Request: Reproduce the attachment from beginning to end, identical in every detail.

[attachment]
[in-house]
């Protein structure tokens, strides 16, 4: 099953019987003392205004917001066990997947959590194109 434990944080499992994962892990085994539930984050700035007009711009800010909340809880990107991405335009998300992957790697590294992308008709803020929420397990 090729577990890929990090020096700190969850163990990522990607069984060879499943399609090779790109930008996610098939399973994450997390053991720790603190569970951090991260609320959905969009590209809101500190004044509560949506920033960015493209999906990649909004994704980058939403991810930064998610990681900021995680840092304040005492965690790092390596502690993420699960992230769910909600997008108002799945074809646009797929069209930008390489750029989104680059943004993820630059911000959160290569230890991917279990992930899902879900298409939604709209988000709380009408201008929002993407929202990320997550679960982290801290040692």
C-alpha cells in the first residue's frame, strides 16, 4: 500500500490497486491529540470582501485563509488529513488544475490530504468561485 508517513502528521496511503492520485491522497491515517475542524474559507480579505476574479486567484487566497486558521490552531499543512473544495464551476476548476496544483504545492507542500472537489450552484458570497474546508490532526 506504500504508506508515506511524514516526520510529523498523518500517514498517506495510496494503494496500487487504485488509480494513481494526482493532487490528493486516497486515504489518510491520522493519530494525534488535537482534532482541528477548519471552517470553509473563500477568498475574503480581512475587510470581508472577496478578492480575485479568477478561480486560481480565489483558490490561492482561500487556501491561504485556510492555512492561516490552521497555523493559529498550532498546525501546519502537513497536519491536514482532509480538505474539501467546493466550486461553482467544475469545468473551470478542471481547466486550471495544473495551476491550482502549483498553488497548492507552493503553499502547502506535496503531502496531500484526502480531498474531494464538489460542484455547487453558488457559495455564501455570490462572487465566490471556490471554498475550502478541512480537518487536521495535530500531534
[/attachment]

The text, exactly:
[in-house]
């Protein structure tokens, strides 16, 4: 099953019987003392205004917001066990997947959590194109 434990944080499992994962892990085994539930984050700035007009711009800010909340809880990107991405335009998300992957790697590294992308008709803020929420397990 090729577990890929990090020096700190969850163990990522990607069984060879499943399609090779790109930008996610098939399973994450997390053991720790603190569970951090991260609320959905969009590209809101500190004044509560949506920033960015493209999906990649909004994704980058939403991810930064998610990681900021995680840092304040005492965690790092390596502690993420699960992230769910909600997008108002799945074809646009797929069209930008390489750029989104680059943004993820630059911000959160290569230890991917279990992930899902879900298409939604709209988000709380009408201008929002993407929202990320997550679960982290801290040692």
C-alpha cells in the first residue's frame, strides 16, 4: 500500500490497486491529540470582501485563509488529513488544475490530504468561485 508517513502528521496511503492520485491522497491515517475542524474559507480579505476574479486567484487566497486558521490552531499543512473544495464551476476548476496544483504545492507542500472537489450552484458570497474546508490532526 506504500504508506508515506511524514516526520510529523498523518500517514498517506495510496494503494496500487487504485488509480494513481494526482493532487490528493486516497486515504489518510491520522493519530494525534488535537482534532482541528477548519471552517470553509473563500477568498475574503480581512475587510470581508472577496478578492480575485479568477478561480486560481480565489483558490490561492482561500487556501491561504485556510492555512492561516490552521497555523493559529498550532498546525501546519502537513497536519491536514482532509480538505474539501467546493466550486461553482467544475469545468473551470478542471481547466486550471495544473495551476491550482502549483498553488497548492507552493503553499502547502506535496503531502496531500484526502480531498474531494464538489460542484455547487453558488457559495455564501455570490462572487465566490471556490471554498475550502478541512480537518487536521495535530500531534